A Prodosmo designed and performed experiments. He contributed to analyze data and write the manuscript. A Buffone generated sequencing data and molecular analyses. MM performed the p53 MCL-test. A Barnabei and A Persichetti collected blood samples and clinical information of patients related to breast and thyroid cancer cases. ADL collected blood samples related to breast and thyroid cancer cases. MLA coordinated the study related to breast and thyroid cancer cases. AN produced lymphoblastoid cell lines. AC collected blood samples and clinical information of patients related to familial breast and/ovarian cancer cases. S Sciacchitano coordinated the study and collected blood samples and clinical information of patients related to breast and thyroid cancer cases. CG collected blood samples and clinical information of patients related to post menopausal breast cancer cases. PP collected clinical information of patients related to post menopausal breast cancer cases. GS coordinated the study related to post menopausal breast cancer cases. LS performed statistical analyses. GA collected blood samples and clinical information of patients related to lung cancer cases. FF coordinated the study related to lung cancer cases. MC collected blood samples and clinical information of patients related to colon cancer cases. GLG coordinated the study related to colon cancer cases. GC collected blood samples and clinical information of patients related to ovarian cancer cases. EV coordinated the study related to ovarian cancer cases. GG coordinated the study related to familial breast and/or ovarian cancer cases, performed genetic counseling, contributed to design the study and to write the manuscript. S Soddu conceived and designed the experiments. She coordinated the entire study and wrote the manuscript. All authors read and approved the final manuscript.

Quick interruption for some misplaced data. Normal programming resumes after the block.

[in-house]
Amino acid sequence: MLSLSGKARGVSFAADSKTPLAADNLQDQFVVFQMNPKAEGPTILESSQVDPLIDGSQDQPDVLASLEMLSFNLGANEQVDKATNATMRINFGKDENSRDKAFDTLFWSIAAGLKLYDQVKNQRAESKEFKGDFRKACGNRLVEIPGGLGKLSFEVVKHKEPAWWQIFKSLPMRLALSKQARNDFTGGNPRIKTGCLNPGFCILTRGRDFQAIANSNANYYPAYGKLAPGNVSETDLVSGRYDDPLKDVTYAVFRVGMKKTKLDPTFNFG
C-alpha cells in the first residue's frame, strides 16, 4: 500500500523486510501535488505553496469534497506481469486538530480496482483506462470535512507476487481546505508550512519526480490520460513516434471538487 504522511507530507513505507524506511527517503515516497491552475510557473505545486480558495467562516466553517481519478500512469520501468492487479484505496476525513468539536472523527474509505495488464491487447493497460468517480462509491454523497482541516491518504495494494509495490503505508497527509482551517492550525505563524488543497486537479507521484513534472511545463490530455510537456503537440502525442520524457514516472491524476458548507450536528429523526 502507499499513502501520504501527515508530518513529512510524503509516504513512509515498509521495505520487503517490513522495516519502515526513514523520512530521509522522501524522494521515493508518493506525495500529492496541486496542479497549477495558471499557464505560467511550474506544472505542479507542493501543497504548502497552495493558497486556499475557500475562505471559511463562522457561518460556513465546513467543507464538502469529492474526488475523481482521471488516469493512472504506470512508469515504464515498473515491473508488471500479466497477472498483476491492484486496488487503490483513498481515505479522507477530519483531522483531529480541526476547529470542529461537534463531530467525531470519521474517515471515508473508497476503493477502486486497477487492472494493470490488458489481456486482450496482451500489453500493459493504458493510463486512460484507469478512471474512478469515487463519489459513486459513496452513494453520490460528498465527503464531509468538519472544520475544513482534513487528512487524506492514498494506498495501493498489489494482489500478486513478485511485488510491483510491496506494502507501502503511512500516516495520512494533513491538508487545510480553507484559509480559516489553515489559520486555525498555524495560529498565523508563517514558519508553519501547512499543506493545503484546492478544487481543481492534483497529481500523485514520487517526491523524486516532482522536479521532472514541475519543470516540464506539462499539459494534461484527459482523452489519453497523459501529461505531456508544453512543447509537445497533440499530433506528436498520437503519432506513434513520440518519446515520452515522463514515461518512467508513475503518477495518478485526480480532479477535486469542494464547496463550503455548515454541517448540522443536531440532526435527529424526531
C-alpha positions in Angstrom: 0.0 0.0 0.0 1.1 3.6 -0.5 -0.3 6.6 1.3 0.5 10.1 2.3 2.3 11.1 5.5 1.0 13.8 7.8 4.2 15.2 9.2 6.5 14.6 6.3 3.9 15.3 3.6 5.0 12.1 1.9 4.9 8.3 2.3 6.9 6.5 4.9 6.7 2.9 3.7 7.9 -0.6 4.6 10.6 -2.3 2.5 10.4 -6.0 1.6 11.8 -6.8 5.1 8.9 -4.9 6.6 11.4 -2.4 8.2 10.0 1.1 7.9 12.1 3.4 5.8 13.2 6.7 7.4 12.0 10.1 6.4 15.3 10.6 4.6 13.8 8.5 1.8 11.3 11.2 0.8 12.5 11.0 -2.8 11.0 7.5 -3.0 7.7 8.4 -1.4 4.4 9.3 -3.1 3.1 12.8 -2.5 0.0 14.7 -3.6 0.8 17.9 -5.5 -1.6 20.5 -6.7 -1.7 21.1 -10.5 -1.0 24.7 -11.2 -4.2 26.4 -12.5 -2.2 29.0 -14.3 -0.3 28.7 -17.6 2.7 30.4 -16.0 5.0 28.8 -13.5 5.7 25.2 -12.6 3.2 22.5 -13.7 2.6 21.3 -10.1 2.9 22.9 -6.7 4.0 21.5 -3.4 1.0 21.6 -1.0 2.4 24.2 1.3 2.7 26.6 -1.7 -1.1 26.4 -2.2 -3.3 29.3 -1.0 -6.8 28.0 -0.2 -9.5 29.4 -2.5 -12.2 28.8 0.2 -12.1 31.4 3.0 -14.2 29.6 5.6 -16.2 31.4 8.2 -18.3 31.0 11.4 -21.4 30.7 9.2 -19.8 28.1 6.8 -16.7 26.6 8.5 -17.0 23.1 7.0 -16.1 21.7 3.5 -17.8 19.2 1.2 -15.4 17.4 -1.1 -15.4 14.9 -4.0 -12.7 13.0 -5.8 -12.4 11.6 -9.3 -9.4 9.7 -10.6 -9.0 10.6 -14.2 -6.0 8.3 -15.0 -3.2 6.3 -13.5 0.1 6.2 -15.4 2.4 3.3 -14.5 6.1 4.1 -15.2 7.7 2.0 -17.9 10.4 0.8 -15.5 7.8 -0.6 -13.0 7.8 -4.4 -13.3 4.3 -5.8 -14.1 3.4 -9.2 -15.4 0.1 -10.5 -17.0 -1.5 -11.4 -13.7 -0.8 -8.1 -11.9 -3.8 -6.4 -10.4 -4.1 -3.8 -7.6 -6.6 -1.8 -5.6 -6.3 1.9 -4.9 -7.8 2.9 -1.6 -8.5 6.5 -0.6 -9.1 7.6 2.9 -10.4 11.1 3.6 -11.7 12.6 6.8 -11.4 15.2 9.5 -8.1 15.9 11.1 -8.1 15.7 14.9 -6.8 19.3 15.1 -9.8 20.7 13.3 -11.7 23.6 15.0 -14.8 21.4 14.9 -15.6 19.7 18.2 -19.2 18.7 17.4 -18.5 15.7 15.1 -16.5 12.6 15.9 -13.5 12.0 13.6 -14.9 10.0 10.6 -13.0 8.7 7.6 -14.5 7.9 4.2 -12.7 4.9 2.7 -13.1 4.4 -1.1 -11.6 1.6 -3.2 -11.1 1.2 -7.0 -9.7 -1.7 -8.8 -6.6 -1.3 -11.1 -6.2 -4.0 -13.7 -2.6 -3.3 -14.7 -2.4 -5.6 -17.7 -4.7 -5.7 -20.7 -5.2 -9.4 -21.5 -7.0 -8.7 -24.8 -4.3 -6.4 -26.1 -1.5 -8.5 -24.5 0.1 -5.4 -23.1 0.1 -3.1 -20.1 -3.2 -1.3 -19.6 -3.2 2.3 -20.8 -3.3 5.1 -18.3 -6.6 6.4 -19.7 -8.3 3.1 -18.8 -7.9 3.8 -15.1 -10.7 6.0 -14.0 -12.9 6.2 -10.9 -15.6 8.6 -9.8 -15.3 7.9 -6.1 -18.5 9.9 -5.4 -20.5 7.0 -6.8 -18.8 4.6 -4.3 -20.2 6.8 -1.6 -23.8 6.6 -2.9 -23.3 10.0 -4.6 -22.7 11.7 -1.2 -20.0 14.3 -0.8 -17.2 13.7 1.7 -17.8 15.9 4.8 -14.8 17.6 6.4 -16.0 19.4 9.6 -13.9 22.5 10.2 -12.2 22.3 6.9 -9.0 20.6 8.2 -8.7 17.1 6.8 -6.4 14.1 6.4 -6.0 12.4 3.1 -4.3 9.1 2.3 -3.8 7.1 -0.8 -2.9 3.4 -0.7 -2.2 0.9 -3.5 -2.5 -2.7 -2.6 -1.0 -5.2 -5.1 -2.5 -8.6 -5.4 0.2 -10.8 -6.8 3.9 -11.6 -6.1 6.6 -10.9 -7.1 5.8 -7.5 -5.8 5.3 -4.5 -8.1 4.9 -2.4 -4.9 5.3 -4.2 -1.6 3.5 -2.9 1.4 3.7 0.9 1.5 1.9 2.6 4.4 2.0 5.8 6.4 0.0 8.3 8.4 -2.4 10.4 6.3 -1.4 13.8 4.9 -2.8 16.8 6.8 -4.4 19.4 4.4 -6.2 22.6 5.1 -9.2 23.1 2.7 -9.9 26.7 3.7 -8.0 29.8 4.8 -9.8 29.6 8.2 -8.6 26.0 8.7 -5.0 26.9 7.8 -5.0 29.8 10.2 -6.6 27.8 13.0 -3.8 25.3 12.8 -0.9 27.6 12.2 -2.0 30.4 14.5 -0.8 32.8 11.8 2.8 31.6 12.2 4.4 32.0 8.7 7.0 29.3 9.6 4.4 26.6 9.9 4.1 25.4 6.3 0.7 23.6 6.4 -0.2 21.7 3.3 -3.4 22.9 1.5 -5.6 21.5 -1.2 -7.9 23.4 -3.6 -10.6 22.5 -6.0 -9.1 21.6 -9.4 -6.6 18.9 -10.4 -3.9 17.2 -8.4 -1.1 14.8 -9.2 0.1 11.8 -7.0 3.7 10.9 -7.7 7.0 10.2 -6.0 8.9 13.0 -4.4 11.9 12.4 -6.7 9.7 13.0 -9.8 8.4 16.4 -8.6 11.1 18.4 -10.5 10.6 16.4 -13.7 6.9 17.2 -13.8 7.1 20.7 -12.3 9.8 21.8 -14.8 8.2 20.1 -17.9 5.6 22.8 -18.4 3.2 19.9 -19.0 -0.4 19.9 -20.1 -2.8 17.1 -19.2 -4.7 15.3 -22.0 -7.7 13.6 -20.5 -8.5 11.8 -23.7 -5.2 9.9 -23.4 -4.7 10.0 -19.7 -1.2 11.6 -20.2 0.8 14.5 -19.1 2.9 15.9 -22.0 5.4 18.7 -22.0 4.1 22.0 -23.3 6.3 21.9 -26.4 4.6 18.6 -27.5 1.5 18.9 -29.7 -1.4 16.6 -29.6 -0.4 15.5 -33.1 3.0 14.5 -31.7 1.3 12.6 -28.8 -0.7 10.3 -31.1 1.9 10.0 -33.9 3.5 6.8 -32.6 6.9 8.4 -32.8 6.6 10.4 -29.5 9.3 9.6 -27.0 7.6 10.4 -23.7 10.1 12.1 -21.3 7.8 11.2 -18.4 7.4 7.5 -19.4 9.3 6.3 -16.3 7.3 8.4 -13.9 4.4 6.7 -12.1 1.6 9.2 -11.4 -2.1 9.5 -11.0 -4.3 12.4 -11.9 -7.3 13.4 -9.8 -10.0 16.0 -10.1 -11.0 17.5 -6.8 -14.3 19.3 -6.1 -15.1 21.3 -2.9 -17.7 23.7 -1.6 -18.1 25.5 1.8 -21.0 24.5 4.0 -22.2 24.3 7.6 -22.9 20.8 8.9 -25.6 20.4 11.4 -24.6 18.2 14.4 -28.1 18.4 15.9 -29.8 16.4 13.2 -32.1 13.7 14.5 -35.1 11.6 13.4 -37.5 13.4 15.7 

Competing interests